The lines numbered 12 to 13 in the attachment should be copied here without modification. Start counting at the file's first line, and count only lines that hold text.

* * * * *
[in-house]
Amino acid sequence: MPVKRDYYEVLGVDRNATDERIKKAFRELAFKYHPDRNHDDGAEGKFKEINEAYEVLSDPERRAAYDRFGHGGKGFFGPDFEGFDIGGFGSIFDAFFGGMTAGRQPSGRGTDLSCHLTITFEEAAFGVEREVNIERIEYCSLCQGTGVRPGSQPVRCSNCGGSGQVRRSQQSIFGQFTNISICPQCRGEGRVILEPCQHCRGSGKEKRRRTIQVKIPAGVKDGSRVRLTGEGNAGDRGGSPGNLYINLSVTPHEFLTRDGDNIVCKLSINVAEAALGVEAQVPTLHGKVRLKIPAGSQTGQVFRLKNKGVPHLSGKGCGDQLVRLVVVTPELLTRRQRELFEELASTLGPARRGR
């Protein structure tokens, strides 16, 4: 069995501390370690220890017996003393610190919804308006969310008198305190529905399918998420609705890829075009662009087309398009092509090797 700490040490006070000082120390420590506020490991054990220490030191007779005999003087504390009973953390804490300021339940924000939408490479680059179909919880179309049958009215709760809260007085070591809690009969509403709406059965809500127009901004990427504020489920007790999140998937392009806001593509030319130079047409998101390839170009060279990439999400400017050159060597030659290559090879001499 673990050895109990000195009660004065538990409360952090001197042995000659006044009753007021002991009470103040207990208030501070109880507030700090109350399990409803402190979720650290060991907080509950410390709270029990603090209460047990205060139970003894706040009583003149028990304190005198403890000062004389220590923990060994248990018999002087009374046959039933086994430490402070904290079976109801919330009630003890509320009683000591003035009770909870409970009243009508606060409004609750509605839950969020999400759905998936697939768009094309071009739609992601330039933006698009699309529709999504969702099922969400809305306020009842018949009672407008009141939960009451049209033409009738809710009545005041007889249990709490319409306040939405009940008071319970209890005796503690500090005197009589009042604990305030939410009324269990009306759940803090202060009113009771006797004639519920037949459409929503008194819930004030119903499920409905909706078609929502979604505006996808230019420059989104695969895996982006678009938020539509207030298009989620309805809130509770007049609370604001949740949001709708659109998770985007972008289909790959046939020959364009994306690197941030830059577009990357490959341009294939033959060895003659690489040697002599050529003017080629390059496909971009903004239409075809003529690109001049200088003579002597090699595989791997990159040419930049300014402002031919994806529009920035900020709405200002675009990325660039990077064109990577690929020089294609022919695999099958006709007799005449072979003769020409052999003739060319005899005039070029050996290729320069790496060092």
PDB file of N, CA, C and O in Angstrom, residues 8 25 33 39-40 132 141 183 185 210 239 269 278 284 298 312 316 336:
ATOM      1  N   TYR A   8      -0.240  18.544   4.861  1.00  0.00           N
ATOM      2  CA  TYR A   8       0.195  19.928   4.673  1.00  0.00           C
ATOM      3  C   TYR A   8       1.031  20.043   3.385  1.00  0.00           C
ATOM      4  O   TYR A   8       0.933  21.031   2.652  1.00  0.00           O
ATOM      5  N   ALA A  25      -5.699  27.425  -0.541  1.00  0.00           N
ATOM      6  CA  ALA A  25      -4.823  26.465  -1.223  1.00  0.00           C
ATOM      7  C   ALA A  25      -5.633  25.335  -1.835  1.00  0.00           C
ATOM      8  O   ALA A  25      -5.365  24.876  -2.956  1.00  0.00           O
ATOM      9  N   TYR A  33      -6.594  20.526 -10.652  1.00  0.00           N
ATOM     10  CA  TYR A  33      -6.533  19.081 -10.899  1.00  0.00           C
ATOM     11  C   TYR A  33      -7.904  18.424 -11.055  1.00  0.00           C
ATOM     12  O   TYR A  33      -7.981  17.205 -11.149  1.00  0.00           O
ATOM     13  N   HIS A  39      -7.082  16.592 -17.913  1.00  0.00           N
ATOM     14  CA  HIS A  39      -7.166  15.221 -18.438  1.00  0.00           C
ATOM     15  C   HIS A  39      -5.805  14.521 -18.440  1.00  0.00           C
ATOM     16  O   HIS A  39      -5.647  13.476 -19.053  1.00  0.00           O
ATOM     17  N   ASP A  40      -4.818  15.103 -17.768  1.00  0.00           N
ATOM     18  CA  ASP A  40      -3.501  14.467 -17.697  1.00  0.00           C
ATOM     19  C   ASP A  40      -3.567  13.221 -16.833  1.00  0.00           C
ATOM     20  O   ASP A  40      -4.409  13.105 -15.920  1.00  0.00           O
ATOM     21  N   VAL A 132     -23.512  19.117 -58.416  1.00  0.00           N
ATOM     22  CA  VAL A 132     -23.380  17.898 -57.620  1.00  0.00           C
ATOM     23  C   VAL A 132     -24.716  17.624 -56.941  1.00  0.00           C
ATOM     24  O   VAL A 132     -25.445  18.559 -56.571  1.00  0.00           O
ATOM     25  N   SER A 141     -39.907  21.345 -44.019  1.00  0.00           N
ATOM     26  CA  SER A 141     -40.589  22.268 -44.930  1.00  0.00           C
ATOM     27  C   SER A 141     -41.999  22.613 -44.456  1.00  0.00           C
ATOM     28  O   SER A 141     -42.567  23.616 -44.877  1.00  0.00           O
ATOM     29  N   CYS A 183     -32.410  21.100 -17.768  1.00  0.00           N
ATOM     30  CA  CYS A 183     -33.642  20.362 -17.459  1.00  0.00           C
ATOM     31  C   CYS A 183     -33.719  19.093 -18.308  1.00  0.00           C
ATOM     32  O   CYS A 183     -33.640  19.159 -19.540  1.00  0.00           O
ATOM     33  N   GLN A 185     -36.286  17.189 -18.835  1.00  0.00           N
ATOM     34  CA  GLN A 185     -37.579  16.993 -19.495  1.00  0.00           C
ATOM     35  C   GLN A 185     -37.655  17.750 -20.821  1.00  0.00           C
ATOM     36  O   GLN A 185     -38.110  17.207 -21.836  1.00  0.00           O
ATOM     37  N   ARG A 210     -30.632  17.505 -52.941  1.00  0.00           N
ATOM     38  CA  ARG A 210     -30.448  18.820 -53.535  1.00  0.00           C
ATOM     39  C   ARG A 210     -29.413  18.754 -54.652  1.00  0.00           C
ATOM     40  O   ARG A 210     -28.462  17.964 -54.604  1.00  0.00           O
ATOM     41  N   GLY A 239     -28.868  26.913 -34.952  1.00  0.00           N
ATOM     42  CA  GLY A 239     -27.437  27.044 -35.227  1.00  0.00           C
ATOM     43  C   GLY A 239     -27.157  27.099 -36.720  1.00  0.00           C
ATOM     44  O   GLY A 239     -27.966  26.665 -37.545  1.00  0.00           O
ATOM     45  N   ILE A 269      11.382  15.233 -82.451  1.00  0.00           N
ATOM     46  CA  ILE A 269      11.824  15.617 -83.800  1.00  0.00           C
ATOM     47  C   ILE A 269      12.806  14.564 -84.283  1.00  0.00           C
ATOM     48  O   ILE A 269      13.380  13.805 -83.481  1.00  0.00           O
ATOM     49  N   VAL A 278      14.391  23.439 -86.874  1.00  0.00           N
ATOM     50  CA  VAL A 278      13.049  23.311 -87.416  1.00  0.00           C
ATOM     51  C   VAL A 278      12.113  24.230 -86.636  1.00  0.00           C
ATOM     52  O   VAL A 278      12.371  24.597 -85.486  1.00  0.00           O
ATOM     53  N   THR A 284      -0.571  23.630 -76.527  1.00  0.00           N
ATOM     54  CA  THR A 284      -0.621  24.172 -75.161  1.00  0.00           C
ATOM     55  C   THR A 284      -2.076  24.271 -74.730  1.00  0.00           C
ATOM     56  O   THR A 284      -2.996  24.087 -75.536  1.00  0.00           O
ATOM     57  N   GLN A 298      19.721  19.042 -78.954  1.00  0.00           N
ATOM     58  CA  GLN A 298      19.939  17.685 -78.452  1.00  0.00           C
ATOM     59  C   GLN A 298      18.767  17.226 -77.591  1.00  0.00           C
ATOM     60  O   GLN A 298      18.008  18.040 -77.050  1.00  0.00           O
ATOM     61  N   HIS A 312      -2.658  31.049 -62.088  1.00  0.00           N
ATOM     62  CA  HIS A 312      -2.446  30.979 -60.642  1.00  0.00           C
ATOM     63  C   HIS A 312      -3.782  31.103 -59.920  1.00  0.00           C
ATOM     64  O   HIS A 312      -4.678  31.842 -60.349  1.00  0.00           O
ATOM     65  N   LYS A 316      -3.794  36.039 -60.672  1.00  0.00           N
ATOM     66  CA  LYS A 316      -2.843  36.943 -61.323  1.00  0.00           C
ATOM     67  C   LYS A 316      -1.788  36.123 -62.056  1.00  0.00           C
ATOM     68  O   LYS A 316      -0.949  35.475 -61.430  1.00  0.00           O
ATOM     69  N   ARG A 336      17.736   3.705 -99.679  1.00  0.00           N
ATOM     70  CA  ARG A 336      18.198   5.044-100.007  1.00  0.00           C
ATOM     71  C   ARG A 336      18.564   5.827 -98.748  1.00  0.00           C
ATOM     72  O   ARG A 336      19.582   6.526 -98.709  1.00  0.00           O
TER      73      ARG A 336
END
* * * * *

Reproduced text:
ATOM      8  O   ALA A  25      -5.365  24.876  -2.956  1.00  0.00           O
ATOM      9  N   TYR A  33      -6.594  20.526 -10.652  1.00  0.00           N